We would like to notify current users of the Library that there will be some changes that may affect their use of the Catalogue and require further action.

User history

Your ‘history’ as a user, which is the record of your past requests, will not be transferred to the new Catalogue.

If you wish to retain some of the information in your current ‘History’, you will need to make a copy before the new Catalogue is launched.

Specific searches

When using the new Catalogue, users will only be able to limit their searches to ‘Digital’, ‘Subscriptions’ and ‘In the Library’. These are defined as follows:

Everything: Search NLW collections and subscribed external digital content

Digital: Search NLW digital collections and subscribed external digital content

Subscriptions: Search only subscribed external content

In the Library: Search only NLW collections

Once you have entered your search, you will be able to filter those results using the facets which appear on the left-hand side of the page.

If you wish to limit your search to specific collections or datasets that were available in the old Catalogue, you will need to begin your search from the following pages:

Wills (Page will be made available with the new Catalogue)

Welsh Ballad Collection (Page will be made available with the new Catalogue)

Theses Collection Wales (Page will be made available with the new Catalogue)

There is also a full list of Resources available on the Library’s website.

We hope that will find that the new Catalogue is an improvement and that you will soon become familiar with it.

We are committed to delivering services of the highest standard and would welcome any comments or suggestions that you may have through our Enquiries Service.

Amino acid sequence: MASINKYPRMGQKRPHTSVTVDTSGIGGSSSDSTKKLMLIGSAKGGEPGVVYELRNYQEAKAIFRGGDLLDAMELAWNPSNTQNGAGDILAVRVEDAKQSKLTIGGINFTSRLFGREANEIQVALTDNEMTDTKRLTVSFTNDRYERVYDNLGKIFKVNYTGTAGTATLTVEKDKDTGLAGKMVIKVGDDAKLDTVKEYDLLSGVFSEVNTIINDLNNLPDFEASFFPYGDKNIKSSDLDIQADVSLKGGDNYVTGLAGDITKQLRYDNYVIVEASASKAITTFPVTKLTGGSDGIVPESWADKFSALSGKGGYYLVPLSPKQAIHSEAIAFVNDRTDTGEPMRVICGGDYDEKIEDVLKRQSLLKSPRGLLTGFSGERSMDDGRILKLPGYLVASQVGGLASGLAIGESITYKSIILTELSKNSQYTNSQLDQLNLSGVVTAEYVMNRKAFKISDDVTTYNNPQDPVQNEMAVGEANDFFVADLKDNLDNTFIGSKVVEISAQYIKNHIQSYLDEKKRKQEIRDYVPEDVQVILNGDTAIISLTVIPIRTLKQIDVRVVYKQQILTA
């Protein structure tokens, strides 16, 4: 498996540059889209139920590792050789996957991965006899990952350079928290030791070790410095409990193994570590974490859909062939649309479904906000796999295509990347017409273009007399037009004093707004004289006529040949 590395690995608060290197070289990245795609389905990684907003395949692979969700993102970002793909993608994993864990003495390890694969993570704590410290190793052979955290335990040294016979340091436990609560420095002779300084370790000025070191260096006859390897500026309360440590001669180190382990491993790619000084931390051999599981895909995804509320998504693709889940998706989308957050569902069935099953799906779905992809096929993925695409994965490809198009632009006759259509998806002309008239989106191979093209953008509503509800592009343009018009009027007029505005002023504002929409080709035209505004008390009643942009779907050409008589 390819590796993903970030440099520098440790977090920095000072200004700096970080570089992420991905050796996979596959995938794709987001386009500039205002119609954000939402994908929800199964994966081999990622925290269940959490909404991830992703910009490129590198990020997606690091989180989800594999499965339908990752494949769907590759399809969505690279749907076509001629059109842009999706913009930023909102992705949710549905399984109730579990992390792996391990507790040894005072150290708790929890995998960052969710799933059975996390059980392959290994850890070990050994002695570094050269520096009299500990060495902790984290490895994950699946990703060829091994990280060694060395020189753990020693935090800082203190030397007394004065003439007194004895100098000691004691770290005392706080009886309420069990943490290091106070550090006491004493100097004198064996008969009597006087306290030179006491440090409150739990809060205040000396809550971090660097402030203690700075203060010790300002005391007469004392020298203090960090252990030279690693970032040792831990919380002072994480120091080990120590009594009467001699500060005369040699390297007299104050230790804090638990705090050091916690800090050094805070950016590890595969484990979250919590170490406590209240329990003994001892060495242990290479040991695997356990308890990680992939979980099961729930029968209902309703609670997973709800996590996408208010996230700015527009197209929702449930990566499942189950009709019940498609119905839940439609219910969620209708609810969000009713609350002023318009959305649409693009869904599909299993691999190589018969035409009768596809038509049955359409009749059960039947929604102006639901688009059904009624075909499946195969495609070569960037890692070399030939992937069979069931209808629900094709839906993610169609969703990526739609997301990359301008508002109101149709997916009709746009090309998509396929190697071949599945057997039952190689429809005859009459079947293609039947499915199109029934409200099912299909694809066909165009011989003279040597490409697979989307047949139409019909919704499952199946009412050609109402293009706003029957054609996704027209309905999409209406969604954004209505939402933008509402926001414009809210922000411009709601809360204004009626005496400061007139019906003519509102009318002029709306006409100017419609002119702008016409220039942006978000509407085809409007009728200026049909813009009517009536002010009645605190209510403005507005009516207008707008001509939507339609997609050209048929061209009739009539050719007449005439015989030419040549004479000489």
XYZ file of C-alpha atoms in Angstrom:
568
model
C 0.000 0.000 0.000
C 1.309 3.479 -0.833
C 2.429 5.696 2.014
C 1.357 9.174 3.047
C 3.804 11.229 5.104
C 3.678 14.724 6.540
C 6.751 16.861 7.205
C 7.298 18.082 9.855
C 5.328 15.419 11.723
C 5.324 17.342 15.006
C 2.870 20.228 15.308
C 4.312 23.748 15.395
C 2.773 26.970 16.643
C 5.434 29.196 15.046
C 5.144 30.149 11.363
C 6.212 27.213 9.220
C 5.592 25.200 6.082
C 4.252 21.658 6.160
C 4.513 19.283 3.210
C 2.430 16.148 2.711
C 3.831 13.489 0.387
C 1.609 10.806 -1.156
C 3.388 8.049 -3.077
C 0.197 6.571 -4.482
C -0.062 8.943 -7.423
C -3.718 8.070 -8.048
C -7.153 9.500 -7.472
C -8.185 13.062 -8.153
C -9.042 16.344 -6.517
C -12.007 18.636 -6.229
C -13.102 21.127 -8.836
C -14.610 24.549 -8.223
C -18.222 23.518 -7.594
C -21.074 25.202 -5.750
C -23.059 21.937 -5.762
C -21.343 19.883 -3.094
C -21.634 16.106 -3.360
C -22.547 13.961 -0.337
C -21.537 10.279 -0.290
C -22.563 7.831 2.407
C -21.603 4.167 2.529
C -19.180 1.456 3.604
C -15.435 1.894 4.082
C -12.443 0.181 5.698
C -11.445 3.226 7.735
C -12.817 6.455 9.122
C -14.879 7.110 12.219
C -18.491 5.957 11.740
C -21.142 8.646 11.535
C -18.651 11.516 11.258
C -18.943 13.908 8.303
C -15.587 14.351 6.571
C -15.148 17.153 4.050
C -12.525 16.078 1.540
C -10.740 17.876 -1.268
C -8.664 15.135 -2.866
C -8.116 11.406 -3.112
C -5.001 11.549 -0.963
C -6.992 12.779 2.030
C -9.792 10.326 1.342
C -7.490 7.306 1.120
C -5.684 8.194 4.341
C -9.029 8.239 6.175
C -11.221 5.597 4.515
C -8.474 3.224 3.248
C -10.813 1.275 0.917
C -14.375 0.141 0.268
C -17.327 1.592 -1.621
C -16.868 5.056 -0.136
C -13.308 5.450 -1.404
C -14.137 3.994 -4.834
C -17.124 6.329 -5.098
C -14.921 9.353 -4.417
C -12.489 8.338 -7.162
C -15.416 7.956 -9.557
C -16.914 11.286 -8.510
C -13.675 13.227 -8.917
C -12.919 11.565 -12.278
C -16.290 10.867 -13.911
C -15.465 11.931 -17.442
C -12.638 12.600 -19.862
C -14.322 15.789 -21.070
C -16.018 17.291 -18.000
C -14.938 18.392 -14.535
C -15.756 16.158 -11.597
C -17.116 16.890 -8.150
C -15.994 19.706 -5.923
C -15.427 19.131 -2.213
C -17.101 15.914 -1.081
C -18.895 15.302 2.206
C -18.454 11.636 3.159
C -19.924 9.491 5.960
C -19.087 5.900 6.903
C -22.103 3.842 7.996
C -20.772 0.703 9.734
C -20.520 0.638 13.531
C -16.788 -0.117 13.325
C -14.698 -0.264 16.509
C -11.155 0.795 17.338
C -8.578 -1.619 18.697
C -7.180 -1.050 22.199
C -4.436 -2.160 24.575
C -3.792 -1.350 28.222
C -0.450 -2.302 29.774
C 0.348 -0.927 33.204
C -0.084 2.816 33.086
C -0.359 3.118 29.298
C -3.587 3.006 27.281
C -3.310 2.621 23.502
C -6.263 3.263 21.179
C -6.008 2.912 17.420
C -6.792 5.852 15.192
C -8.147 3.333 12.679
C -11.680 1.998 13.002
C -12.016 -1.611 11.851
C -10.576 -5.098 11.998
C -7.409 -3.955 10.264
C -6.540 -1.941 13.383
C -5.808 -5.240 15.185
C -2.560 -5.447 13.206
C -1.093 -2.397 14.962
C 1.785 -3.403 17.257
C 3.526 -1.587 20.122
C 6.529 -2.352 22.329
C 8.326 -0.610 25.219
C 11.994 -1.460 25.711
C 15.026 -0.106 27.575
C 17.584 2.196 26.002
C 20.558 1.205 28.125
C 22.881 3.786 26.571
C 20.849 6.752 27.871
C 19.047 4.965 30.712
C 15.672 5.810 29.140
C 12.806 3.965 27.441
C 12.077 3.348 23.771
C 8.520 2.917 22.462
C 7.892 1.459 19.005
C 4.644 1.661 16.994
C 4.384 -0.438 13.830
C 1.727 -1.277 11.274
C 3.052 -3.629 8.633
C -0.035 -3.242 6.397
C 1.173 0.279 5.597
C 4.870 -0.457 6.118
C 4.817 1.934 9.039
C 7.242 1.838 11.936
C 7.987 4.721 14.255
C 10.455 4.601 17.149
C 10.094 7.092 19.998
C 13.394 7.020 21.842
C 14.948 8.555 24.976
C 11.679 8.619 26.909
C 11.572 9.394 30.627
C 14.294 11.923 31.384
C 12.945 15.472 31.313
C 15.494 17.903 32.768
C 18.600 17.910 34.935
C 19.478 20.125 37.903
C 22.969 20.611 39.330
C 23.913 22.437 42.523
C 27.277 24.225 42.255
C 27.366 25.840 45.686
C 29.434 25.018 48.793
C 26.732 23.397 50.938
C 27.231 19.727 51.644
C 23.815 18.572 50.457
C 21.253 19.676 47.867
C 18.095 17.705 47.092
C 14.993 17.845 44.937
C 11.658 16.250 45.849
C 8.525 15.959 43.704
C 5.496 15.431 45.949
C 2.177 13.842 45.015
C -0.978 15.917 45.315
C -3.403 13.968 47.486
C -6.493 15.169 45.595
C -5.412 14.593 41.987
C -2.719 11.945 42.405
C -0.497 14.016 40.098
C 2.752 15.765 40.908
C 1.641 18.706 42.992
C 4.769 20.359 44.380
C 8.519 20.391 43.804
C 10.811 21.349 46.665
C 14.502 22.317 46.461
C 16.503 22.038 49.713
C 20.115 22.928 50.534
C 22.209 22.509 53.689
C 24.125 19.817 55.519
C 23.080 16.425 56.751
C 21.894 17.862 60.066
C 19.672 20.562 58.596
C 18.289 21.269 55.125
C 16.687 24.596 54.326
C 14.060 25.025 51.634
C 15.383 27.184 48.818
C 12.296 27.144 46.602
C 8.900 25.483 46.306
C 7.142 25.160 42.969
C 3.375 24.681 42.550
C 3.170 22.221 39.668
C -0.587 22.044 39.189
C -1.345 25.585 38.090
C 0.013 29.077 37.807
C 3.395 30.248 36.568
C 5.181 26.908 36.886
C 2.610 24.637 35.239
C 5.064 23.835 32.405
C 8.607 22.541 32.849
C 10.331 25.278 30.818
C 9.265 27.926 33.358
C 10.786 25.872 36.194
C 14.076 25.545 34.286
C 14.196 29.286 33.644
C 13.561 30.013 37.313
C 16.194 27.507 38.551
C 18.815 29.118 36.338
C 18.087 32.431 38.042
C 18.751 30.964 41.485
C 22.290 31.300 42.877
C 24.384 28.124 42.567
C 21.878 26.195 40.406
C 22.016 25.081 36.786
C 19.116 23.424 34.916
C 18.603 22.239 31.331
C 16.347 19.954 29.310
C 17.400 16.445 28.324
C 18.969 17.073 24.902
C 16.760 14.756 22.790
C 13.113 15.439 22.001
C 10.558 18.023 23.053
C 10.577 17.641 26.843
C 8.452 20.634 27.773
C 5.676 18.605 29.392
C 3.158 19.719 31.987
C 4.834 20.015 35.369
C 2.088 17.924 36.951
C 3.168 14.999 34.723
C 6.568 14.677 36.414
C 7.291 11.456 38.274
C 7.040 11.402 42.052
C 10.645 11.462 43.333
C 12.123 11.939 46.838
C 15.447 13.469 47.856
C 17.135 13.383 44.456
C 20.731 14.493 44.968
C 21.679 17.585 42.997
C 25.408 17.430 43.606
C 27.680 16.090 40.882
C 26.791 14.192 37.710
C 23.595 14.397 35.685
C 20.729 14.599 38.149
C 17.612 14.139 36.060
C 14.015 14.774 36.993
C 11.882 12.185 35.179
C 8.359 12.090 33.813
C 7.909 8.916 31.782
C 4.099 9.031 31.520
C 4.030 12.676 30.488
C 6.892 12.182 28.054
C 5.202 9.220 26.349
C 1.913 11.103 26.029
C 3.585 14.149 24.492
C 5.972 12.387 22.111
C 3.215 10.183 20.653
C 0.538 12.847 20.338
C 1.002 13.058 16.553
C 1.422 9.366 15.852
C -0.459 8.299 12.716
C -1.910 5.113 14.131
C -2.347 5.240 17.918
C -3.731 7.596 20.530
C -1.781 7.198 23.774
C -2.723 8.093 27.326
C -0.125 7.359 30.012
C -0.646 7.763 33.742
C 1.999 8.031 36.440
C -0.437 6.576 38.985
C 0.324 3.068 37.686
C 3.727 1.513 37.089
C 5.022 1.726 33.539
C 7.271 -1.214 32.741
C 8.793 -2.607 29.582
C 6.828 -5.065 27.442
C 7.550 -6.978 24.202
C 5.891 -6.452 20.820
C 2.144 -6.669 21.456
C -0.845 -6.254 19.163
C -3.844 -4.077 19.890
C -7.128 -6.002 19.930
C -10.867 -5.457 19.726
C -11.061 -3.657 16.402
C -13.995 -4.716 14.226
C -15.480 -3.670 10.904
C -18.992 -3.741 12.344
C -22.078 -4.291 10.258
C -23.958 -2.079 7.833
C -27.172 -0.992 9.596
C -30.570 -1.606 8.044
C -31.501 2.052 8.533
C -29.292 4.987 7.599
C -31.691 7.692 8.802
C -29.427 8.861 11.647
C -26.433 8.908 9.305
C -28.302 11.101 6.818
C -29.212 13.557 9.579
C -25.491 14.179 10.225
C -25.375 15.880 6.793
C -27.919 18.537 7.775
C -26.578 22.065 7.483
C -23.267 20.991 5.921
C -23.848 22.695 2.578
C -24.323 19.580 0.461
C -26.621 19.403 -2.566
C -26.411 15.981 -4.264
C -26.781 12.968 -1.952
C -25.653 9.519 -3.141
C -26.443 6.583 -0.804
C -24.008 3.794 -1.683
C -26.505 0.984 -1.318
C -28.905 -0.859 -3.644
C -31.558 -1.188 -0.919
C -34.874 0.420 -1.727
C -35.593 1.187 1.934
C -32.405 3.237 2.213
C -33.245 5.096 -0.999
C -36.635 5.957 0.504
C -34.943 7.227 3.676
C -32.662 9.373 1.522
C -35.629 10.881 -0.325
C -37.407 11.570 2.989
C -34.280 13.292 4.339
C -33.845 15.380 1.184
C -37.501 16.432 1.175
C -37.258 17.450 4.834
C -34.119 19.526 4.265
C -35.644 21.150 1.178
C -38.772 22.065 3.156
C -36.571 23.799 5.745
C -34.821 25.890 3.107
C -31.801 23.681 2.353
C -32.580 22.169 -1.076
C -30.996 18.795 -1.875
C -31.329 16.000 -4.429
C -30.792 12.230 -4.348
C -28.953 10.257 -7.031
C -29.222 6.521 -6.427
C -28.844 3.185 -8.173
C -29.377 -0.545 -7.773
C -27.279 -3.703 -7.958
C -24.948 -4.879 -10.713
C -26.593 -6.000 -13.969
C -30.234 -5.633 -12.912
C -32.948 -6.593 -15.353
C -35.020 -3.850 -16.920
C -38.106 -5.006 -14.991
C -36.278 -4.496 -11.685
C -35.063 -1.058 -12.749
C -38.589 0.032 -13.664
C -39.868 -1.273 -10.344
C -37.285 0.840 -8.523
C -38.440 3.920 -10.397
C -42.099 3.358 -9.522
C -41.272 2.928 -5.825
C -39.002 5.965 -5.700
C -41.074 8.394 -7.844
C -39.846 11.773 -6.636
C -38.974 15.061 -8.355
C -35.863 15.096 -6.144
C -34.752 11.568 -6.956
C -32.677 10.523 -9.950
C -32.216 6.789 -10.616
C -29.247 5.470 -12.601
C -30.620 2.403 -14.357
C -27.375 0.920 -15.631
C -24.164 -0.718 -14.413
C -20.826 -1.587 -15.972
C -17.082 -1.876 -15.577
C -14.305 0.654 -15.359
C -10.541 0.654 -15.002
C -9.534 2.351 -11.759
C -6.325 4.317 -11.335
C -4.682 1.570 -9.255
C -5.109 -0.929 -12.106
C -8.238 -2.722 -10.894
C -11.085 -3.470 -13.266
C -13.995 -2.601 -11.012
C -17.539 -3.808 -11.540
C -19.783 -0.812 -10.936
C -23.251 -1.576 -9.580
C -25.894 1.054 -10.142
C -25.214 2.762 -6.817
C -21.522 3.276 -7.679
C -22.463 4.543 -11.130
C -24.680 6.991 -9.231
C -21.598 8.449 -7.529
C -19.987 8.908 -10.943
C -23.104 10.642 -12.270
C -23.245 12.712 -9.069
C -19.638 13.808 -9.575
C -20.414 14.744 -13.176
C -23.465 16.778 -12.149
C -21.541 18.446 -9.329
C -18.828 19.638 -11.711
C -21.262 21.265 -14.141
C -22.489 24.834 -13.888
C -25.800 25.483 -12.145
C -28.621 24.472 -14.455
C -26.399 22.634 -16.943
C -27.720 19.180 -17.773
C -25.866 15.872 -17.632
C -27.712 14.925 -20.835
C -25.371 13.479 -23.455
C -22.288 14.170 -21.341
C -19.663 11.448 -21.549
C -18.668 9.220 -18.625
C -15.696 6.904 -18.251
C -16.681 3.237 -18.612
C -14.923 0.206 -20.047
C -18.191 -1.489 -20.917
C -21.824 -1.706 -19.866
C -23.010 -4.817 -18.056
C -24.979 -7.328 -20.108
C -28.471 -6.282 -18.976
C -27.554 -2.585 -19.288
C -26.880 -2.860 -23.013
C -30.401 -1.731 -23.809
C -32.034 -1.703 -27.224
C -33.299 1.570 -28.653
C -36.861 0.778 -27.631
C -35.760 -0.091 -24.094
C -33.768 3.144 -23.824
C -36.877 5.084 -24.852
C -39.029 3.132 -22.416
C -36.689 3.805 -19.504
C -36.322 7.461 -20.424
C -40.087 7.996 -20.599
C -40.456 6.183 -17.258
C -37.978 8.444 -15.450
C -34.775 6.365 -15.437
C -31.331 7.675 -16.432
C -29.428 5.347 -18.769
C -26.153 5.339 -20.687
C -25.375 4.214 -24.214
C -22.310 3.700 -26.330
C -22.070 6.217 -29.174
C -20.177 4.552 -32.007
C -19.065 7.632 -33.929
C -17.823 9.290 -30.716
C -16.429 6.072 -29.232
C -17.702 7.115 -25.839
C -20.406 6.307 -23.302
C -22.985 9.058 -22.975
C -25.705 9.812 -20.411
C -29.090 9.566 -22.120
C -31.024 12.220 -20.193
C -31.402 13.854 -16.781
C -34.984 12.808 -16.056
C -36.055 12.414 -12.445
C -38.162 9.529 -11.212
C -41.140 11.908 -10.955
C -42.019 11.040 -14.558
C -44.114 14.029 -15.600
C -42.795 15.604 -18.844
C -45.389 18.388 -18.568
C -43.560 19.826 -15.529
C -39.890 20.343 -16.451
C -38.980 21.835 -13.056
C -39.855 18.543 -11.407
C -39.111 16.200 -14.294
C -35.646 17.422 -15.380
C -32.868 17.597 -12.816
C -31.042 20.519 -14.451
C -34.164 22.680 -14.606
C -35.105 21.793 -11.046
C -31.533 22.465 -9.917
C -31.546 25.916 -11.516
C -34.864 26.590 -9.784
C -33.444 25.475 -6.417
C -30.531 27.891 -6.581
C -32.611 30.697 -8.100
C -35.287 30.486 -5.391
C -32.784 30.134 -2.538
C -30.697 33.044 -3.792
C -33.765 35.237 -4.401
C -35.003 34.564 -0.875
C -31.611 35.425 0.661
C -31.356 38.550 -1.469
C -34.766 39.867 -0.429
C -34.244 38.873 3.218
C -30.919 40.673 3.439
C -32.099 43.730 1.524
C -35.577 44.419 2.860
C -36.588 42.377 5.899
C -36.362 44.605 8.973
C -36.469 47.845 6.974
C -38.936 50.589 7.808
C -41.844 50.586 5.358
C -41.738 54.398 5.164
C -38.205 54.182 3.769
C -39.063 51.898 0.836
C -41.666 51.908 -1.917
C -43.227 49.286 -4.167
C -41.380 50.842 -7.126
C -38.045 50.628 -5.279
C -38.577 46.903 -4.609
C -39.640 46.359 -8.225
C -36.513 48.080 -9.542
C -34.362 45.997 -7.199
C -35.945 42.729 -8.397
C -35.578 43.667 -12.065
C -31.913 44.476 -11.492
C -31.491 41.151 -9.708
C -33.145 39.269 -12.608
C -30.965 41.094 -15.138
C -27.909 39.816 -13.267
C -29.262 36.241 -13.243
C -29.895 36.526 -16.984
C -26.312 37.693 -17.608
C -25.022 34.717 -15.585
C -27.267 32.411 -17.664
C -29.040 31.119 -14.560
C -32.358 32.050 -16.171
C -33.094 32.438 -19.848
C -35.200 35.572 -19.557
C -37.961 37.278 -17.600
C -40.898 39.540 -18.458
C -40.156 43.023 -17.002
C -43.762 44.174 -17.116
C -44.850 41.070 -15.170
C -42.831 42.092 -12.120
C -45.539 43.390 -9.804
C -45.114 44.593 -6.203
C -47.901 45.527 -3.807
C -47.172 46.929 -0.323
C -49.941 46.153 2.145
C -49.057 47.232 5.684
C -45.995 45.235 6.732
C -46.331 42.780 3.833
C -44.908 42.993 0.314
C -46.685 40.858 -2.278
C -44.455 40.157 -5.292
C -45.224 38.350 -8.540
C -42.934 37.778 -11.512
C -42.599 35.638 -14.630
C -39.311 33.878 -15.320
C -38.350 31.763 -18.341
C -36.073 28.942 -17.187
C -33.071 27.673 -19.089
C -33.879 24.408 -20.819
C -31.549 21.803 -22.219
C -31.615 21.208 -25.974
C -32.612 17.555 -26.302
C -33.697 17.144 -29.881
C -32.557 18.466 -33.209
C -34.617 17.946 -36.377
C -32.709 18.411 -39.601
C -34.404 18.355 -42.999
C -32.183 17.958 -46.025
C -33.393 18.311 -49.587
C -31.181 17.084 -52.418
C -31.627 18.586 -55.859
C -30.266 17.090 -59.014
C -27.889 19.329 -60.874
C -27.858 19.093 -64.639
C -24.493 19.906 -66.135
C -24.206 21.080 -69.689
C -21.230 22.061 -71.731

Shhh! Libraries: A Quiet Revolution

Uncategorized - Posted 24-09-2015

Grand hall of the Grande Bibliothèque du Québec, Montreal; April 2005. Photograph and compositing by Montrealais.

Grand hall of the Grande Bibliothèque du Québec, Montreal; April 2005. Photograph and compositing by Montrealais.

In 2004, almost a hundred years after the founding of the National Library of Wales, the Quebec government passed an act which amalgamated the collections and services of the national library and archives with a public library facility, to create the Bibliothèque et Archives nationales du Québec (BAnQ). Over the summer I visited BAnQ for a book history conference, and learnt that the design of this iconic glass building in the centre of Montreal represents a key element of BAnQ’s mission statement. BAnQ aims to engage with the people and culture it represents by actually showing the public what is going on inside of the building. The key phrase I kept hearing was: the library is in the city, but the city should also exist within the library.